Daydream Believer

Quinten DeJong Specializes in Personal Training for Race Car Drivers…

Decades before NASCAR was born in 1948, there was dirt track racing. Started before World War I, but growing in the 1920s and ‘30s, enthusiasts watched as motorcycles, open wheel racers and stock cars rolled onto dirt tracks in cow pastures and open fields, becoming an attraction at local fairgrounds and gaining in popularity and momentum. Today, there are close to 200 races a year on tracks all over the continental United States, many happening simultaneously, and drawing large crowds of local supporters.

Photos courtesy of Quinten DeJong

For Quinten DeJong, being behind the wheel of a race car was the ultimate rush. The Iowa native first got on a track at age 6. “My dad started working on sprint cars when I was a little kid,” he says. “When I turned 6, he bought me a go-kart and I went to my first race.”

By age 13, however, he was out of the game. Cost and circumstance were the biggest hindrances. And by 18, DeJong was deployed on a ship with the Navy. By 2020, he had turned his attention to fitness and personal training. “I realized that I loved pushing people,” he says. “And when people are ready to quit, I’m ready to take them a step further than quitting.”

A brief bit of daydreaming between DeJong and his father about getting back behind the wheel led to a focus on personal training for race car drivers.

Photos courtesy of Quinten DeJong

“I started looking up personal training jobs, but there was nothing I could do, or spots open at training facilities,” DeJong says. “I realized that if I wanted to do this, I’m going to have create it myself. So, I messaged probably about 75 to 100 drivers before I got one person to respond. The guy that finally took a chance on me was a guy out of Knoxville, Iowa – ‘Sprint Car Capital of the World’ – named Jamie Bell.”

A month after DeJong began training Bell, he started training another driver, Chris Martin. A month after that, Bell mentioned a 15-year-old kid named Chase Randall from Waco, Texas. DeJong trained Randall for three years. Now 19, Randall is poised to race in some of the biggest races in the World of Outlaws Sprint Car Series.

DeJong says a typical workout for a race car driver is either strengthening or endurance-focused, due to the toll that multiple laps around a dirt track will put on a body. The high speeds (140 mph on average) combined with the bumps and bounces of the track put pressure on the stomach, lungs and heart. “They’re not trying to go to the gym and lift 500 pounds,” DeJong says. “They’re going to try and lift 25 pounds 100 times.”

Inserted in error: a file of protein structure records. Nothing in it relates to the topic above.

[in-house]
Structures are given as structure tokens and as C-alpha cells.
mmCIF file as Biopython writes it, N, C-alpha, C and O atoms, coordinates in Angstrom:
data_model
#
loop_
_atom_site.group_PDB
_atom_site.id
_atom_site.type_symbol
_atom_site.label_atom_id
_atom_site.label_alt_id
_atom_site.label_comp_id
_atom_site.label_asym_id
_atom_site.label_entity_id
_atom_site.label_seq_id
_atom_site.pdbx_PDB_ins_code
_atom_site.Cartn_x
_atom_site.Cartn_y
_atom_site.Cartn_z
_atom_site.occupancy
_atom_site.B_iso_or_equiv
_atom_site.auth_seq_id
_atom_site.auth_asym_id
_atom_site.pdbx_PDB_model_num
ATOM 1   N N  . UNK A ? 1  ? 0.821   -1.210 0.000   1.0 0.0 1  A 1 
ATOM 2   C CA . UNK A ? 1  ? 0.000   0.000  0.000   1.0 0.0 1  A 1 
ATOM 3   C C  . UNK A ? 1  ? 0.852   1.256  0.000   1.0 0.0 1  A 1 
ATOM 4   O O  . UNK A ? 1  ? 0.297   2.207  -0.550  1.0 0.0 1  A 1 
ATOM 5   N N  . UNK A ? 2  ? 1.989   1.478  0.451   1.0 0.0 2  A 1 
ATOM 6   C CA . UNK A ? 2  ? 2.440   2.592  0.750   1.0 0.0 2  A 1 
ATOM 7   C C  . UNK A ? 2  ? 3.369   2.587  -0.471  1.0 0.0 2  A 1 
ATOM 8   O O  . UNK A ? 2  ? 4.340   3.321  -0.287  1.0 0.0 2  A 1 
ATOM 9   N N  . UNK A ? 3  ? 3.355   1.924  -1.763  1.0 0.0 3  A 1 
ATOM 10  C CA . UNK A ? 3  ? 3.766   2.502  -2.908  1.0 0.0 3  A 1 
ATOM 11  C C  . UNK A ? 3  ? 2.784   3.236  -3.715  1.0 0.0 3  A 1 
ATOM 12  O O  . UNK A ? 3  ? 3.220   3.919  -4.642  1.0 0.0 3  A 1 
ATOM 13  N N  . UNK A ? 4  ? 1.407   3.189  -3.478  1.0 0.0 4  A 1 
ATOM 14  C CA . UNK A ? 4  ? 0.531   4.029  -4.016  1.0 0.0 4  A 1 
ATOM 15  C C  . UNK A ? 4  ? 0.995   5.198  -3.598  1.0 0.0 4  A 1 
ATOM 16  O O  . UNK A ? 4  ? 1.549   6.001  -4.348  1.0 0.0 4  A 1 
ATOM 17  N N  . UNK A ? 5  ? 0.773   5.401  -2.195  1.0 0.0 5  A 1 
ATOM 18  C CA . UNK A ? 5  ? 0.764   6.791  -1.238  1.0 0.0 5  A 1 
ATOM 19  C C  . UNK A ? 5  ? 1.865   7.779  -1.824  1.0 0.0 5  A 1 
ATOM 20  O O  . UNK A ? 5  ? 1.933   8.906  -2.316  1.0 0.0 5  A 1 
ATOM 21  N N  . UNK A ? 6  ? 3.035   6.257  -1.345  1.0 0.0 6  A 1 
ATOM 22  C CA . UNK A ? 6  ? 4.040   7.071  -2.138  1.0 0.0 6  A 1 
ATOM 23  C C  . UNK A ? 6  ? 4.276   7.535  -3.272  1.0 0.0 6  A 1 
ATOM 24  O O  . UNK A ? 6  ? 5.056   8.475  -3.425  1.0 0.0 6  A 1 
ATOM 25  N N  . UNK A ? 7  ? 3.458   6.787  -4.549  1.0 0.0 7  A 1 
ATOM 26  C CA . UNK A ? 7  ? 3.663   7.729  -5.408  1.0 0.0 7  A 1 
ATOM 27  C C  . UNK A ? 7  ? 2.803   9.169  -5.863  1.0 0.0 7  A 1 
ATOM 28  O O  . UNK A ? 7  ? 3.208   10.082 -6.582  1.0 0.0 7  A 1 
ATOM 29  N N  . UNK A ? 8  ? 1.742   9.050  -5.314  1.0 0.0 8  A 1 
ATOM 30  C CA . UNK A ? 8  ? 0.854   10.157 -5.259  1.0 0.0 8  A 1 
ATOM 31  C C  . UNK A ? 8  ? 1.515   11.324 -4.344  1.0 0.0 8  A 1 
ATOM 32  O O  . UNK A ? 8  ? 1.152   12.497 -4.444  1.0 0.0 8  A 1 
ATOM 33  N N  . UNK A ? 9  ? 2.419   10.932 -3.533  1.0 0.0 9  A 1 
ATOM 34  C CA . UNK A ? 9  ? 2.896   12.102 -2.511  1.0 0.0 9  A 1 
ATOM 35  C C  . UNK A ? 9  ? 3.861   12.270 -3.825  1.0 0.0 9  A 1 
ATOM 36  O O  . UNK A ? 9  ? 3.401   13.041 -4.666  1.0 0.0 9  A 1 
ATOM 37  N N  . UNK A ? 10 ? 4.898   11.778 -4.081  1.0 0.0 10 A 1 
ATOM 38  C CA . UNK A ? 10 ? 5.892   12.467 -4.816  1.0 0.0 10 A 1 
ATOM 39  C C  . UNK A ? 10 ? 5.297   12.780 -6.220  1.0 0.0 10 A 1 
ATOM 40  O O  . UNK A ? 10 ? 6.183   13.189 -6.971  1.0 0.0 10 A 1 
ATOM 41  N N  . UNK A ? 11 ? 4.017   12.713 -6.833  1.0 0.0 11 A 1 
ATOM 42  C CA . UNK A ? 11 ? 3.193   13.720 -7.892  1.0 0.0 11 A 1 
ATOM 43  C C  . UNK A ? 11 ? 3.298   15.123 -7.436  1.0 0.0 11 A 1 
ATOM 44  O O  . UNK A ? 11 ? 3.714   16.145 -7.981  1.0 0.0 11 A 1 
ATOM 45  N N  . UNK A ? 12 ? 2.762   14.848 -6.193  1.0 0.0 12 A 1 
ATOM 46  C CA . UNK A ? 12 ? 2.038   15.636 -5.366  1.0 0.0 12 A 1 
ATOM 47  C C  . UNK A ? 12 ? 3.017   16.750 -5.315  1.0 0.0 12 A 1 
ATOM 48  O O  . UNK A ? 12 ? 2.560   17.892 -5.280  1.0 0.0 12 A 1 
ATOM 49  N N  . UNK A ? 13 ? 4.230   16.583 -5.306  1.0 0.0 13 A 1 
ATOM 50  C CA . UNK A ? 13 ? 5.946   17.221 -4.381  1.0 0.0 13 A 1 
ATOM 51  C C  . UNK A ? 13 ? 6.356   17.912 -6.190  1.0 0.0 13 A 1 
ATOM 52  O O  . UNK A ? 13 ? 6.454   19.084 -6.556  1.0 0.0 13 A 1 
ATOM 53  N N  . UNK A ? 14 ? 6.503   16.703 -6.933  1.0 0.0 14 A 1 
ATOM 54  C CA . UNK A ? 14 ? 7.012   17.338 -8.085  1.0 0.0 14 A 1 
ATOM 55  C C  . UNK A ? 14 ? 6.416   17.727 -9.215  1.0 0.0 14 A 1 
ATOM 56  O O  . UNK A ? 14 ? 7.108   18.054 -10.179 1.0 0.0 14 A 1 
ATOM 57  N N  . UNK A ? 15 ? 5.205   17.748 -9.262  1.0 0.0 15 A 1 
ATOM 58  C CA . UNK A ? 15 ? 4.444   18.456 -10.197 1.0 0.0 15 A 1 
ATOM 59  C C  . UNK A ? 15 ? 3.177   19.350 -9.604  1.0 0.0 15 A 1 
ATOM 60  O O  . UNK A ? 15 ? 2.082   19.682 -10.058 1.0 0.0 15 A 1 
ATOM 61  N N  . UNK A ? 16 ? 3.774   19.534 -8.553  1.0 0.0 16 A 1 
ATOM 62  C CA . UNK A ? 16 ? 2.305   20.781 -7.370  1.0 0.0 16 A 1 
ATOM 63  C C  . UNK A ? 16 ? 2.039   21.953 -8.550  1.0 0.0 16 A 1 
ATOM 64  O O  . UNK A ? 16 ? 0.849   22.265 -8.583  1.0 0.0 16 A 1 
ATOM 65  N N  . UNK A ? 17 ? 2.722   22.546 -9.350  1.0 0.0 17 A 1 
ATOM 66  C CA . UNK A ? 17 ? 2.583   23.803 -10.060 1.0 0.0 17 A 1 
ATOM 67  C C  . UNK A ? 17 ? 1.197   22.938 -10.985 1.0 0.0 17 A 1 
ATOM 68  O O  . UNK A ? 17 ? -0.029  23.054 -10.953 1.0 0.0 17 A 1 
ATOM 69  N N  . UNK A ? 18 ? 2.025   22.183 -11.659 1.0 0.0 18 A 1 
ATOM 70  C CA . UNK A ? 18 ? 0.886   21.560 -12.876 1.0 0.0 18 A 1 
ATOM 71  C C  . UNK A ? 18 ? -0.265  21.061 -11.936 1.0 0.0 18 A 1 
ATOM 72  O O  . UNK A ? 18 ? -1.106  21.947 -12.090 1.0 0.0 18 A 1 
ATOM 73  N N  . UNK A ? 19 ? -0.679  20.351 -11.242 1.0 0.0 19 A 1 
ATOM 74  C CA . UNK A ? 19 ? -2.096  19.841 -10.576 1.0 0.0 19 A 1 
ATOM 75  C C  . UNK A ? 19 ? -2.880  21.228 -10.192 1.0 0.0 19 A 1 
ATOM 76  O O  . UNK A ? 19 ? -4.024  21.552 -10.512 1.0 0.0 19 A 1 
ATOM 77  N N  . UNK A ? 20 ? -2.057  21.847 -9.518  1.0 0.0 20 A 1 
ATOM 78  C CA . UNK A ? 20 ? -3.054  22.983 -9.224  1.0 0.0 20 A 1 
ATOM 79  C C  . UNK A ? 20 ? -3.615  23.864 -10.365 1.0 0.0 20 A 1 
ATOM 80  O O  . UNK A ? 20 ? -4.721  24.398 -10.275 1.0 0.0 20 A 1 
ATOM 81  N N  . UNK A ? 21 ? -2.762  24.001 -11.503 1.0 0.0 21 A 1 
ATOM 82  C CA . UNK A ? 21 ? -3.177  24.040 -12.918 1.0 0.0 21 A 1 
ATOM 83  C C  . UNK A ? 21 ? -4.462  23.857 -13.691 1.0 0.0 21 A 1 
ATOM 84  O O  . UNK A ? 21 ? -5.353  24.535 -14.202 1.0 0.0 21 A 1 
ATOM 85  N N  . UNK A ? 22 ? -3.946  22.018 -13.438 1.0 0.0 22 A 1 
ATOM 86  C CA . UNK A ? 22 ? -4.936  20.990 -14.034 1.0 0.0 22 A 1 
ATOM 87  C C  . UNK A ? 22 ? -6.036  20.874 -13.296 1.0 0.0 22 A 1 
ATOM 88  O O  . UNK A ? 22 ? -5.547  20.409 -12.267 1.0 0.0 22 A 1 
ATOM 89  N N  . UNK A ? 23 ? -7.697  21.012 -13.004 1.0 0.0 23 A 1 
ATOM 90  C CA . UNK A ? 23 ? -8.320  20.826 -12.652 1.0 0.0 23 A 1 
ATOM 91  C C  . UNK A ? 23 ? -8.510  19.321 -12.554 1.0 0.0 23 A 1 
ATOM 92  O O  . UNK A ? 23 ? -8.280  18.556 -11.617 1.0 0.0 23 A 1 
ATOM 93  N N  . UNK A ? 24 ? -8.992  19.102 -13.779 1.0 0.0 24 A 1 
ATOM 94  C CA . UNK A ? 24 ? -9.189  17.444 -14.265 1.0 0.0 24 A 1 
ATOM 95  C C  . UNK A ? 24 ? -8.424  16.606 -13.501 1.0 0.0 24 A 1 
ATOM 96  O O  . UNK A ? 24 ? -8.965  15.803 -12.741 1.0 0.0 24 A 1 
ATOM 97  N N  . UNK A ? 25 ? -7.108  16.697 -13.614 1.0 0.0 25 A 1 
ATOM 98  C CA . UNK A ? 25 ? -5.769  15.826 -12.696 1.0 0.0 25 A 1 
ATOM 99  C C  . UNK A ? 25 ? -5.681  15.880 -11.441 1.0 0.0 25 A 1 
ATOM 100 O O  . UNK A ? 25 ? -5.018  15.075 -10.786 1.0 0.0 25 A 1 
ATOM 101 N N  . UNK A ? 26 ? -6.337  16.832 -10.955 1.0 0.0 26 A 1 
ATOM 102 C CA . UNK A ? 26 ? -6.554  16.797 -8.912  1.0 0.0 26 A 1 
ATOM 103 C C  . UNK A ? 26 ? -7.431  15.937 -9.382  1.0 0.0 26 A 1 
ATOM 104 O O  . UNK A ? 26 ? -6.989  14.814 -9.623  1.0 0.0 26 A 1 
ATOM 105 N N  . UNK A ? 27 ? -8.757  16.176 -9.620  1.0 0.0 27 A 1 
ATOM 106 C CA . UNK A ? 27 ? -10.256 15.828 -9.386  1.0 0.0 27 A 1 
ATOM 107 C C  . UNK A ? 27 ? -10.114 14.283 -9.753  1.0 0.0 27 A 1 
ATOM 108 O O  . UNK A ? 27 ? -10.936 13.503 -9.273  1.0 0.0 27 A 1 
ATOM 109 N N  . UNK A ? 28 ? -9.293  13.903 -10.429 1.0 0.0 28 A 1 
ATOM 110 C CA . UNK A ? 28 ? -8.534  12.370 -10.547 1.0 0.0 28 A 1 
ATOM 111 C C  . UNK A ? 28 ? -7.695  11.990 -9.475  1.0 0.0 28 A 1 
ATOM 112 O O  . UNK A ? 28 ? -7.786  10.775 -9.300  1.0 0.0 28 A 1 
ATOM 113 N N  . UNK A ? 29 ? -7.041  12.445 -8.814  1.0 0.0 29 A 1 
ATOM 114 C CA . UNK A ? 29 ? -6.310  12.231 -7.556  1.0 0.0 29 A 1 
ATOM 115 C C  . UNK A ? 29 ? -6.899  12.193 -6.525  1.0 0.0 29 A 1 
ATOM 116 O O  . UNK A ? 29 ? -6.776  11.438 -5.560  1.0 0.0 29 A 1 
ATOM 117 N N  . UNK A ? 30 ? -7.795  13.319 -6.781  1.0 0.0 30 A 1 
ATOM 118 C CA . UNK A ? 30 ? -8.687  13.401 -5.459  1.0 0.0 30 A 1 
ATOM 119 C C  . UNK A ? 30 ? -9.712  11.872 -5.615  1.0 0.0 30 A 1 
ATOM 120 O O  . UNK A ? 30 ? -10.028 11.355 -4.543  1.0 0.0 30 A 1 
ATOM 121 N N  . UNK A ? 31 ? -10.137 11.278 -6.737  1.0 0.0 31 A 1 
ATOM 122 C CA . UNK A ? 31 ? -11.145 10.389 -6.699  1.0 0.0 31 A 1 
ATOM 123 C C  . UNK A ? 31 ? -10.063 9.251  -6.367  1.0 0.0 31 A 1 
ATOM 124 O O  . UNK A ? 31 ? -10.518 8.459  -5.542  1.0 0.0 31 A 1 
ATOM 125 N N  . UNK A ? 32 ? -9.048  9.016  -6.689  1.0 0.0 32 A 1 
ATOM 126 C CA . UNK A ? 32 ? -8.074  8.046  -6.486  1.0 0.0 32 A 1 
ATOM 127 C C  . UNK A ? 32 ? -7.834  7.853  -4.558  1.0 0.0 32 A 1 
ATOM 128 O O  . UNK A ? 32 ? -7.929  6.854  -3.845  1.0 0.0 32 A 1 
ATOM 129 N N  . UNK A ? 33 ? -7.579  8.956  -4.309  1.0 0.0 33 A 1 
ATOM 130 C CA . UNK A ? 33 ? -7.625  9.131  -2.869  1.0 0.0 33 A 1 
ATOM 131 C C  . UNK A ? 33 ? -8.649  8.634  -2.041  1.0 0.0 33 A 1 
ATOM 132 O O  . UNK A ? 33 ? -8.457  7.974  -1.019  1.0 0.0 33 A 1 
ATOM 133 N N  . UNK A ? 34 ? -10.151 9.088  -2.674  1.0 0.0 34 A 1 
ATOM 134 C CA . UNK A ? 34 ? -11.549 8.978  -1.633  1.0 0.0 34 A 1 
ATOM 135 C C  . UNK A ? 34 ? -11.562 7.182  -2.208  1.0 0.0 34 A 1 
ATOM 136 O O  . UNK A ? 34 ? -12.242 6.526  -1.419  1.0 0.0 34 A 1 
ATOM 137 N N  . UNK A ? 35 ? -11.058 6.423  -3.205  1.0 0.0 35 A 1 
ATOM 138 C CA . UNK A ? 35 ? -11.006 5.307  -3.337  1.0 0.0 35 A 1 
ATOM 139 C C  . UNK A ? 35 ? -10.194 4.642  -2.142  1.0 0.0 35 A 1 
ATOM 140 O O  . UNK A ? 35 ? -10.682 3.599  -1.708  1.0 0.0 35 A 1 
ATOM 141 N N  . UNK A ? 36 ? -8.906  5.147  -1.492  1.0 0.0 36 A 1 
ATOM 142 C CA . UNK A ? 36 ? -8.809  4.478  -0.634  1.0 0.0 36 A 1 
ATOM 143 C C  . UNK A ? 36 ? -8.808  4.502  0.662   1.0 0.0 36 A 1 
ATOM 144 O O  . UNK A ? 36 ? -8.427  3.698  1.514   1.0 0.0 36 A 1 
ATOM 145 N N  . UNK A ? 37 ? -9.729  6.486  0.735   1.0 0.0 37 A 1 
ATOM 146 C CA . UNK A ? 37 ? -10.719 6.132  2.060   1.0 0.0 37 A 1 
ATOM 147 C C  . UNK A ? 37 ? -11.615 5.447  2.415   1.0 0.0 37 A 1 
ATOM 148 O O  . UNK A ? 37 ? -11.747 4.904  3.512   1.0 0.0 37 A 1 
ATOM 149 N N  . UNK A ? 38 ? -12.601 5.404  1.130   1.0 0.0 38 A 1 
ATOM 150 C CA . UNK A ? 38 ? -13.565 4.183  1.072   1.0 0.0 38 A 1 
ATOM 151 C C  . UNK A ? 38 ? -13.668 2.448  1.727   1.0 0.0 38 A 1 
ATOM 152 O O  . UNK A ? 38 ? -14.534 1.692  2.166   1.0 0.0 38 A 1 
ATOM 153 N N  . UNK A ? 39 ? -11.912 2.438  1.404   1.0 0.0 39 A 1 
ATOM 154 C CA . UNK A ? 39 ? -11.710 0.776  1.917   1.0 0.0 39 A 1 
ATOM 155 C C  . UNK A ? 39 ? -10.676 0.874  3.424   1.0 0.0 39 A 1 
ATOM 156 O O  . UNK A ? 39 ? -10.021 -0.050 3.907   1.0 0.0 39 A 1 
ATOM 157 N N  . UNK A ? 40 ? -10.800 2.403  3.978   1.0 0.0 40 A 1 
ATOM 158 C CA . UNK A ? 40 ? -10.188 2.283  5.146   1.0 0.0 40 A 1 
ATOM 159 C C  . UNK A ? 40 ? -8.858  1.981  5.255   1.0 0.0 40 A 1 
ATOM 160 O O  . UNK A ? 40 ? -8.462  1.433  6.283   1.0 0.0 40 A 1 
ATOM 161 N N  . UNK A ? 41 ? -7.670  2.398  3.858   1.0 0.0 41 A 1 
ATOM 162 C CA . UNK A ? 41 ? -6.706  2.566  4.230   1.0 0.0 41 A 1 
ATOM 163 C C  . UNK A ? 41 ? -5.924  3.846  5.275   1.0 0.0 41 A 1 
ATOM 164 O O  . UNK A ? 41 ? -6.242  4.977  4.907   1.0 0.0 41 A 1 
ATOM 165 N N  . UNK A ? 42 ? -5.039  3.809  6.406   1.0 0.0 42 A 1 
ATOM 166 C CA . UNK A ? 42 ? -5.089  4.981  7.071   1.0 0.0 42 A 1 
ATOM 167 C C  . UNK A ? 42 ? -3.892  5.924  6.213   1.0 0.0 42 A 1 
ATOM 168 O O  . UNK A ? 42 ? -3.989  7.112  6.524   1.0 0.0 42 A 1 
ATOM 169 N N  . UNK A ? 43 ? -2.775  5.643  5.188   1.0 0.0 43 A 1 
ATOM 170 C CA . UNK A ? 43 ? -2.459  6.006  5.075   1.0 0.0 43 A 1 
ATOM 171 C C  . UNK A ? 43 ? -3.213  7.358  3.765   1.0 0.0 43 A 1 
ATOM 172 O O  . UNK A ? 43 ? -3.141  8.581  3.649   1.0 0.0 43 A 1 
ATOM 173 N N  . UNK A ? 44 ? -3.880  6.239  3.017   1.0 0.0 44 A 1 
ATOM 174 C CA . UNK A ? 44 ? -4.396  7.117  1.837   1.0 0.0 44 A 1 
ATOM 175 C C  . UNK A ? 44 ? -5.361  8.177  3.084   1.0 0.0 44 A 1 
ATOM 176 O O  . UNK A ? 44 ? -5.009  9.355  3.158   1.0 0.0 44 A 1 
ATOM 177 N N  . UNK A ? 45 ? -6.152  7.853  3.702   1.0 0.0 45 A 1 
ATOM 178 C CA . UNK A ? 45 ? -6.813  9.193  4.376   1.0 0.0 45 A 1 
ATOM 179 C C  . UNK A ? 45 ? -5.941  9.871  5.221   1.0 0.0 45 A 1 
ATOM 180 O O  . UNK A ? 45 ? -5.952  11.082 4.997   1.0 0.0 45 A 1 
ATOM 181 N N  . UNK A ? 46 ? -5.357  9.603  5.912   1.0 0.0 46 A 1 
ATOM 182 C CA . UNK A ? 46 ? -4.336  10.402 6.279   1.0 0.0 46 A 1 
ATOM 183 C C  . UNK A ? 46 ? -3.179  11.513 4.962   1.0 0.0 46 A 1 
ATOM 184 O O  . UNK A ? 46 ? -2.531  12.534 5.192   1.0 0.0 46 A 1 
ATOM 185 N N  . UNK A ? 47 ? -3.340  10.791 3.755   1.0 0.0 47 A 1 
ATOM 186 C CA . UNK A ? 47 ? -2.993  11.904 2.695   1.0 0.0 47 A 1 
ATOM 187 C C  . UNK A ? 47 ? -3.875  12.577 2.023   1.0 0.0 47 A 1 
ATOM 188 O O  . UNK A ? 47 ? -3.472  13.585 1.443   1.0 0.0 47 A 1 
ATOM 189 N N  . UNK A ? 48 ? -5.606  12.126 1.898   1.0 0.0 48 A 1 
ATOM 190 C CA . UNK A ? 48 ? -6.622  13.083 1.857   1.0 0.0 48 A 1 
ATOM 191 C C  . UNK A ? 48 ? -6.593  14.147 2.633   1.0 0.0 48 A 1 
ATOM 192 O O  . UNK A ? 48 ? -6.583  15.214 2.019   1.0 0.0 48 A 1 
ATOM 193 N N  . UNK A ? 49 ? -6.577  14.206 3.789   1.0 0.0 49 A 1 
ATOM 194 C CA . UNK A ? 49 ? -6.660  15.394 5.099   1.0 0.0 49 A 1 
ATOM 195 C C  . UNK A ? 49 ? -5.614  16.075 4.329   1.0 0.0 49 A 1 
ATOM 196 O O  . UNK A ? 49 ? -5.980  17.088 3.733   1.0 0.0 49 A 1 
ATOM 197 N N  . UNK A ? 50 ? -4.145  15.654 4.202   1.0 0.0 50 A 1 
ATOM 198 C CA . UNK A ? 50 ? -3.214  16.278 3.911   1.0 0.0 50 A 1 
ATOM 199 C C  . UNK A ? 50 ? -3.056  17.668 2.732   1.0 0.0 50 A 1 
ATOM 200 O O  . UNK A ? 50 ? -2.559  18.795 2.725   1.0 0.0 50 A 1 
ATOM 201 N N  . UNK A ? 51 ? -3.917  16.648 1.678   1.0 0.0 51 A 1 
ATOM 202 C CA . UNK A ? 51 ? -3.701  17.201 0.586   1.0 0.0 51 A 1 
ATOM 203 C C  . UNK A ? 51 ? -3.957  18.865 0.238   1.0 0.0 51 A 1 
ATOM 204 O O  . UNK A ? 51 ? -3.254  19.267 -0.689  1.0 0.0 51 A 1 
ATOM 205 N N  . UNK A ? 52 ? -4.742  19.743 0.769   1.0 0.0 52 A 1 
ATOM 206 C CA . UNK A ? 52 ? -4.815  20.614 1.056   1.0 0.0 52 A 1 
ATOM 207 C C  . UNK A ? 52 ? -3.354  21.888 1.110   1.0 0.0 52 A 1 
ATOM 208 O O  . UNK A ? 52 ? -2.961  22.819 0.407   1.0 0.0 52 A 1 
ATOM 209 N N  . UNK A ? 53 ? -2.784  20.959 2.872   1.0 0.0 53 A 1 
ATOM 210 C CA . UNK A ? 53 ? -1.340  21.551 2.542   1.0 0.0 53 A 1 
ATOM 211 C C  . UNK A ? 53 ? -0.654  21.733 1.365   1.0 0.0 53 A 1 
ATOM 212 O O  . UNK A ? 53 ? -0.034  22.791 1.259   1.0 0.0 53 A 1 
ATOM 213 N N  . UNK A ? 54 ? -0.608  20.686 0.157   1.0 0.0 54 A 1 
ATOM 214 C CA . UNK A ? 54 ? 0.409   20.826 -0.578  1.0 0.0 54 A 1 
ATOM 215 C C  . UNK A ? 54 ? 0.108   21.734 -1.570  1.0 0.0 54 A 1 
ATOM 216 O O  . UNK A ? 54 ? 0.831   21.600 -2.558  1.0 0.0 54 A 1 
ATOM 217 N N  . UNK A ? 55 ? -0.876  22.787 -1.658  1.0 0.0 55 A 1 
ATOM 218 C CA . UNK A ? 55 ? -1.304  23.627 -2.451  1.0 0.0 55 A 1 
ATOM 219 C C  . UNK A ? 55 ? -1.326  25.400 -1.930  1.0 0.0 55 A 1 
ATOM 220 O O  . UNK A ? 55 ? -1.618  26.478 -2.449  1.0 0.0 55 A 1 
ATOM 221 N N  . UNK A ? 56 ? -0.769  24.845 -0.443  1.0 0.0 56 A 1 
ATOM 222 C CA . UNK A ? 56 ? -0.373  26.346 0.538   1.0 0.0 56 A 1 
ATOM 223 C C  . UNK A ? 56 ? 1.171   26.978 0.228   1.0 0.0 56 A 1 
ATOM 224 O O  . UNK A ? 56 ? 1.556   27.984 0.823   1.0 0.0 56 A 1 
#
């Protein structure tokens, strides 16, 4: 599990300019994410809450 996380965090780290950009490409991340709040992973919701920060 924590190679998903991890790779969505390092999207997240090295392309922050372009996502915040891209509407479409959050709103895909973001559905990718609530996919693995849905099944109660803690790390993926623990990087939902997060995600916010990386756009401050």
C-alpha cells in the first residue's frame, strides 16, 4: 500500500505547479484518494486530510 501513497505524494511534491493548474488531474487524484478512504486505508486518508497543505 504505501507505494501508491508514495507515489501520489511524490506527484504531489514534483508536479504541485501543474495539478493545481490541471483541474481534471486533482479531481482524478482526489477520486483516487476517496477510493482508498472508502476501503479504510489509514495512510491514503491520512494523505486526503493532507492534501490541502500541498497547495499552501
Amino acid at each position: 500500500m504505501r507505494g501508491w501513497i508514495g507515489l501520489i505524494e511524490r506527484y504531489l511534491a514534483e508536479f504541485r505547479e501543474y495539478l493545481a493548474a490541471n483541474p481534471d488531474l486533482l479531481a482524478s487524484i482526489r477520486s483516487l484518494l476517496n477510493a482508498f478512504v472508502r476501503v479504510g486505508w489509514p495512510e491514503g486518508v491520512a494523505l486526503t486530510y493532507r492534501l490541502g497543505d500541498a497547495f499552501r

Photo by Jessica Zettlemoyer

While injuries can occur, DeJong says he works diligently to get his racers in the best shape possible to protect them. In addition to providing his racers (who are geographically scattered throughout the United States) with video exercises showing proper form, he also has weekly coaching calls covering topics like mindset, nutrition, water consumption and habit coaching.

The modern dirt track racing world is host to two national competitive sprint car series – the World of Outlaws and the High Limit Series. The World of Outlaws, established in 1978, is bigger in scope but hosts fewer races over the course of the year. The High Limit Series, owned by NASCAR champion Kyle Larson, was founded in 2021 and has flushed more prize money into the sport than ever before. Both have been a draw for drivers and viewers alike. And dirt track racing has grown tenfold from its days in cow pastures.

There is something special about racing on a dirt track, DeJong says. “There is the rush of knowing that every single week nothing is going to be the same. The compound of the dirt is going to change, everything is going to change.”•

Quinten DeJong
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Article Written by:

Jill Tydor is a Baton Rouge, La. native who has chosen the North State as her home. She is a writer and marketer with an MFA from California College of the Arts. Jill enjoys traveling, sunny days, and spicy food.

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